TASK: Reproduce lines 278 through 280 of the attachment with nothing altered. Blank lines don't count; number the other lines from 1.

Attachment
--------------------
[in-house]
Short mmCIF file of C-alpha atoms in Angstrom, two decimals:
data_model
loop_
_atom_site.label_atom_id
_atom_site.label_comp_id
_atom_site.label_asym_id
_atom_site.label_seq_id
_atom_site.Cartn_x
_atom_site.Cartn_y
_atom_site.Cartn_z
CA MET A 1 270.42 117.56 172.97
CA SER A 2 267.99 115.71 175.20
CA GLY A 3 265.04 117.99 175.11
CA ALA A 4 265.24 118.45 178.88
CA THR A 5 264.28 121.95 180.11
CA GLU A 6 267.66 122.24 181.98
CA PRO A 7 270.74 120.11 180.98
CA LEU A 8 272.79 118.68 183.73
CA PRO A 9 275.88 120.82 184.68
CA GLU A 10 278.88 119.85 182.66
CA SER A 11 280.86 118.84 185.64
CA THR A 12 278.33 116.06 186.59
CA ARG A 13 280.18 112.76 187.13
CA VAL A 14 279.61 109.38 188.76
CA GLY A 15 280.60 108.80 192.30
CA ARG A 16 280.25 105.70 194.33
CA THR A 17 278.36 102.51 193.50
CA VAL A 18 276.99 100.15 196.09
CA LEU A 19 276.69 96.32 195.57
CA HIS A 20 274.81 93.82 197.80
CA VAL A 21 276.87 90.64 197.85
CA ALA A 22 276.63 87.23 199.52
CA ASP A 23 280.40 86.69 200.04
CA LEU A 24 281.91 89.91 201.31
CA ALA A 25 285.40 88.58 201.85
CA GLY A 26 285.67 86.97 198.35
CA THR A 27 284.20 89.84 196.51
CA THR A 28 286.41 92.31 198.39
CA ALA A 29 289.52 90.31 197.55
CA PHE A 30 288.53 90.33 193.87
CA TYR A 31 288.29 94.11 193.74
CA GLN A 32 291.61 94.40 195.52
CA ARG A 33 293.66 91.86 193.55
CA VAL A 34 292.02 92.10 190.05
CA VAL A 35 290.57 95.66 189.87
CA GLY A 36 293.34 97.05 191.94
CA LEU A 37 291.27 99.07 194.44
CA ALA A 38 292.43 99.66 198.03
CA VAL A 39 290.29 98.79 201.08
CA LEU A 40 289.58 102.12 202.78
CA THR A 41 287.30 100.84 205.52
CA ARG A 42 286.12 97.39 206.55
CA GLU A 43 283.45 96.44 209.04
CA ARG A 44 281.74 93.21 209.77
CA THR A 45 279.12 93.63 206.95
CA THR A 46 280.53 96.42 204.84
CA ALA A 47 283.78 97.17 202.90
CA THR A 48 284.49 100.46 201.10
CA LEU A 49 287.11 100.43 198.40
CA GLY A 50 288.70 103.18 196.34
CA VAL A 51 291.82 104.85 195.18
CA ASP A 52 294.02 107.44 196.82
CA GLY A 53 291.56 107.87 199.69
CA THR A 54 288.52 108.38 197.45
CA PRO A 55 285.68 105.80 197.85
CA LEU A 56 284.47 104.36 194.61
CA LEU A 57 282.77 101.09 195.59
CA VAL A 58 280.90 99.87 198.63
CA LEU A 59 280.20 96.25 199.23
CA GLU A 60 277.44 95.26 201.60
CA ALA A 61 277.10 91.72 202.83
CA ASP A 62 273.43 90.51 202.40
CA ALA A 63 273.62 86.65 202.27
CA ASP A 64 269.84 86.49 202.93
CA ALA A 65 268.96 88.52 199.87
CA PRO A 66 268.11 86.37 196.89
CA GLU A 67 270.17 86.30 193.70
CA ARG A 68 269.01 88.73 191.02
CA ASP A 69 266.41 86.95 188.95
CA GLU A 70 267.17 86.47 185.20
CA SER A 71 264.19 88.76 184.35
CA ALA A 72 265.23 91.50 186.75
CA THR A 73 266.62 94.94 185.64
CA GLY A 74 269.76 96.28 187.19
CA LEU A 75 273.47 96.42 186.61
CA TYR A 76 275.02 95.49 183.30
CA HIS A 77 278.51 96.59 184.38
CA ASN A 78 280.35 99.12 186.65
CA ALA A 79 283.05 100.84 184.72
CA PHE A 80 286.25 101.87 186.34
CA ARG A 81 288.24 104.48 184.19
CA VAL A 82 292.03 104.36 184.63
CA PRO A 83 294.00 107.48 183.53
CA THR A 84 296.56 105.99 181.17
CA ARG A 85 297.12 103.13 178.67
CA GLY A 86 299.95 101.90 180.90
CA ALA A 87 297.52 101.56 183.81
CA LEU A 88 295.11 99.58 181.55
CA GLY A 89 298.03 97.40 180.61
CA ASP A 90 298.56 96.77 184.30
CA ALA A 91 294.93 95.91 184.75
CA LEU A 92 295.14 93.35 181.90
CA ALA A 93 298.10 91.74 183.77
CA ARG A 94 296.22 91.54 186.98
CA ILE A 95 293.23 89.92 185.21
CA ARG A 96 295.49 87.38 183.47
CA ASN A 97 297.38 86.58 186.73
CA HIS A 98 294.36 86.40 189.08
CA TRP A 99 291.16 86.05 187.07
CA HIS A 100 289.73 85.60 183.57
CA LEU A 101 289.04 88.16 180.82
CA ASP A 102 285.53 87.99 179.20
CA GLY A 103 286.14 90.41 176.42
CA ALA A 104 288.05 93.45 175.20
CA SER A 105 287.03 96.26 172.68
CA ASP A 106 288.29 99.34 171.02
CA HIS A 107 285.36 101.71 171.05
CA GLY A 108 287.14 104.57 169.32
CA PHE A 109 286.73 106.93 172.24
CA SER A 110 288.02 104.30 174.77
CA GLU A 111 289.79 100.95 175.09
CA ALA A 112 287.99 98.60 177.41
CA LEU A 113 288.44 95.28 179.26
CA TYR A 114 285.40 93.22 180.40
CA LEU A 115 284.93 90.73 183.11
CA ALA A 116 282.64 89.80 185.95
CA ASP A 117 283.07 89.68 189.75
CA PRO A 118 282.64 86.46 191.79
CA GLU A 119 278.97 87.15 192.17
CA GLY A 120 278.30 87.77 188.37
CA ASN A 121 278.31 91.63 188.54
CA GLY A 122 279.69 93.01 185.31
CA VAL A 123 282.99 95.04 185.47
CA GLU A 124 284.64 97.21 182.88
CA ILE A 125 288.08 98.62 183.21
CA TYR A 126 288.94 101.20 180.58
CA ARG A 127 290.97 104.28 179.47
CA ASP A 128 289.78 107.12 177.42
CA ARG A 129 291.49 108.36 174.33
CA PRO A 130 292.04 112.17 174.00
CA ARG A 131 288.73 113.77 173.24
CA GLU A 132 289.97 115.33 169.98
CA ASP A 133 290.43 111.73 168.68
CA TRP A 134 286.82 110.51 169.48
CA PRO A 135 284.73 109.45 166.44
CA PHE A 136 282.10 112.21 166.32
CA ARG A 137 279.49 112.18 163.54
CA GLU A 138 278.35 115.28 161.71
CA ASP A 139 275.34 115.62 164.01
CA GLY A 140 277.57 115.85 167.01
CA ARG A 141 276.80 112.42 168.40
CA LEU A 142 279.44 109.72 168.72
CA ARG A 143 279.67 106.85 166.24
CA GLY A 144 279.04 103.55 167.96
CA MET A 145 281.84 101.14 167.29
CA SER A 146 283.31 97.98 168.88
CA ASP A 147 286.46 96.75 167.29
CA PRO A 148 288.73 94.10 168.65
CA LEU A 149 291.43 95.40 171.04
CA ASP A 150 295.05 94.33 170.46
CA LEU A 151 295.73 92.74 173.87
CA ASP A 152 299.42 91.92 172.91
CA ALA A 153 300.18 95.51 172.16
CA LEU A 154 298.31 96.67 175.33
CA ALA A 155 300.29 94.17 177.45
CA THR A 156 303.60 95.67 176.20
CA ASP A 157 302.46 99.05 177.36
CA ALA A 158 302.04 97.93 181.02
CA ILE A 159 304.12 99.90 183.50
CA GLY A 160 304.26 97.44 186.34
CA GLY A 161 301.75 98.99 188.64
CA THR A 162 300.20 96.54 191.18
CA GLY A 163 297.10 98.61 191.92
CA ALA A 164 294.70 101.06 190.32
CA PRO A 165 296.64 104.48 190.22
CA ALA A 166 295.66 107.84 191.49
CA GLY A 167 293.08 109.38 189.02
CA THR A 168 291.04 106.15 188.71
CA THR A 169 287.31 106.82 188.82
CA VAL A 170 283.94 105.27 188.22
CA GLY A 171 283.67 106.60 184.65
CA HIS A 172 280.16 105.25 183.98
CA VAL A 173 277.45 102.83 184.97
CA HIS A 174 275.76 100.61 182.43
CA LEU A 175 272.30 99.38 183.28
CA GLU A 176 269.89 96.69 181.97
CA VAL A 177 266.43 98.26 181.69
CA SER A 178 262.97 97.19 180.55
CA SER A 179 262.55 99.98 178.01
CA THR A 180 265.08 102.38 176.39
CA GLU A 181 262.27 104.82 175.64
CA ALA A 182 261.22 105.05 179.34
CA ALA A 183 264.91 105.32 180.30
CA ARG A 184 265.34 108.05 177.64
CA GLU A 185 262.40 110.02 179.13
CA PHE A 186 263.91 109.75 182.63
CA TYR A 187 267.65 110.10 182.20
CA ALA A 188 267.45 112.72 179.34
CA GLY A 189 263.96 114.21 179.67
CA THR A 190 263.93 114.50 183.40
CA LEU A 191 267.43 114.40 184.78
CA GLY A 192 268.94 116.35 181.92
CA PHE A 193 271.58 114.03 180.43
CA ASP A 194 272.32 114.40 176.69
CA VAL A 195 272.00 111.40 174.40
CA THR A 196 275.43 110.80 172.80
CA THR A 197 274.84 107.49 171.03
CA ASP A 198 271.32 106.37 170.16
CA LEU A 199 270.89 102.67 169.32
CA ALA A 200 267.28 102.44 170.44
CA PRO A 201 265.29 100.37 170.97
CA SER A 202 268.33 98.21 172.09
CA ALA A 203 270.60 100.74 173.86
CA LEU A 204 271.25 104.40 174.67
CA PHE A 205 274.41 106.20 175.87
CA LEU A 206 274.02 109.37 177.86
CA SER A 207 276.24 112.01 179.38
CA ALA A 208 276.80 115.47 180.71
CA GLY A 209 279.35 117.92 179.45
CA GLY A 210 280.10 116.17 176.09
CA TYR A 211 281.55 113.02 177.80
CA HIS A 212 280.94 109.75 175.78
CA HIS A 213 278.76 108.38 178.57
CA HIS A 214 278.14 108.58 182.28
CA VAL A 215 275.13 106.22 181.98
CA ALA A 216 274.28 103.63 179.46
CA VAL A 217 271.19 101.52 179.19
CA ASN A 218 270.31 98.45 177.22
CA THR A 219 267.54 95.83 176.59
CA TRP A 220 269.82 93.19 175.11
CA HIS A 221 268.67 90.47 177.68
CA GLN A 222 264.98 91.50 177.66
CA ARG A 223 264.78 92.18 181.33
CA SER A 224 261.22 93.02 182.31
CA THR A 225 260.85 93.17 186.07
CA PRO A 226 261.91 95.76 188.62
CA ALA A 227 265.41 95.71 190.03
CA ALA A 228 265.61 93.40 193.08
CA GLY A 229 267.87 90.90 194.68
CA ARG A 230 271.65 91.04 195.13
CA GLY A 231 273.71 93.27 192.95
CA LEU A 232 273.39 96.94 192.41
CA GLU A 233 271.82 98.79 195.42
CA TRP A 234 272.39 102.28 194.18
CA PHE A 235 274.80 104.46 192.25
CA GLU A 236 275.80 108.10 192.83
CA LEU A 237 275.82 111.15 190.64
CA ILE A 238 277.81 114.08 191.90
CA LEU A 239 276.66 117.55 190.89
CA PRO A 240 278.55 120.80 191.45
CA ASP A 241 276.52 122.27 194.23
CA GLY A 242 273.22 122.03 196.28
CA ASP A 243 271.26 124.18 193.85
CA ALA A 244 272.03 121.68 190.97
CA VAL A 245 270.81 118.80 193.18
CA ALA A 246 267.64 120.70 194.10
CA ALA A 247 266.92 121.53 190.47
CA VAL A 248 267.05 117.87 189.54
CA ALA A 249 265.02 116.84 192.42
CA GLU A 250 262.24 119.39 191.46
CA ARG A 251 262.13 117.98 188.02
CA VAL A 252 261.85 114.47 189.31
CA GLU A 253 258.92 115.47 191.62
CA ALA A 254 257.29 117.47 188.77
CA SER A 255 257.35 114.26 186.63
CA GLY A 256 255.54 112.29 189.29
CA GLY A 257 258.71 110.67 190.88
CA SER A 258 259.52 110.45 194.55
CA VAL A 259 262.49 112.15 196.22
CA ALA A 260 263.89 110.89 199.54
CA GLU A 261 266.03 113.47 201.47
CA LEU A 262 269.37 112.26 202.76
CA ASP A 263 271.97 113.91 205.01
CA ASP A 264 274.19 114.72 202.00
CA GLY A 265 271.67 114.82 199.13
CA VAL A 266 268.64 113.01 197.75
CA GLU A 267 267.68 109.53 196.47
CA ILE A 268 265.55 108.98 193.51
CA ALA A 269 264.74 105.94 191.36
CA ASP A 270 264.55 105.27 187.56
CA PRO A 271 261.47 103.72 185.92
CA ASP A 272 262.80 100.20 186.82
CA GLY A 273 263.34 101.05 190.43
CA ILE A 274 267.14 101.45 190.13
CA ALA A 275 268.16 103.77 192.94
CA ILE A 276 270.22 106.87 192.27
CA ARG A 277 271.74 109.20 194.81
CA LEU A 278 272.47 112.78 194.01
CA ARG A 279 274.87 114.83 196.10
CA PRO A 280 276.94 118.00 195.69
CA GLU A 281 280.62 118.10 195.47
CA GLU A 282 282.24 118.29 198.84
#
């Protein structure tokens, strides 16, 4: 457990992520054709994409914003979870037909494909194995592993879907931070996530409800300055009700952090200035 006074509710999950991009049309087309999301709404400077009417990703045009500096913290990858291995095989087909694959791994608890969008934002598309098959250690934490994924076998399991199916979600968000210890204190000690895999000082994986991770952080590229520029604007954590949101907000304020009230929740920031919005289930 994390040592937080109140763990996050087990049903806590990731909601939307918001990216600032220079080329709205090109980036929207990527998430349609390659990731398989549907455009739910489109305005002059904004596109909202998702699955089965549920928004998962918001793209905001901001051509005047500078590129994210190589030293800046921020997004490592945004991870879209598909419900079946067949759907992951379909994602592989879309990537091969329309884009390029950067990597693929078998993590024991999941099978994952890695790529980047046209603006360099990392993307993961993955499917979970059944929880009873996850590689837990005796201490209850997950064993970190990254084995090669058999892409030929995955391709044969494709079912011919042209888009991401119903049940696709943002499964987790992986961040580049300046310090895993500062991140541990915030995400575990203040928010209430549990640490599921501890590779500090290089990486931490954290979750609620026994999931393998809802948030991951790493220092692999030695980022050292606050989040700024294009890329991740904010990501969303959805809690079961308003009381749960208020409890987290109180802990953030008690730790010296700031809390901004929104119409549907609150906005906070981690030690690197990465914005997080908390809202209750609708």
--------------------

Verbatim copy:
CA GLU A 267 267.68 109.53 196.47
CA ILE A 268 265.55 108.98 193.51
CA ALA A 269 264.74 105.94 191.36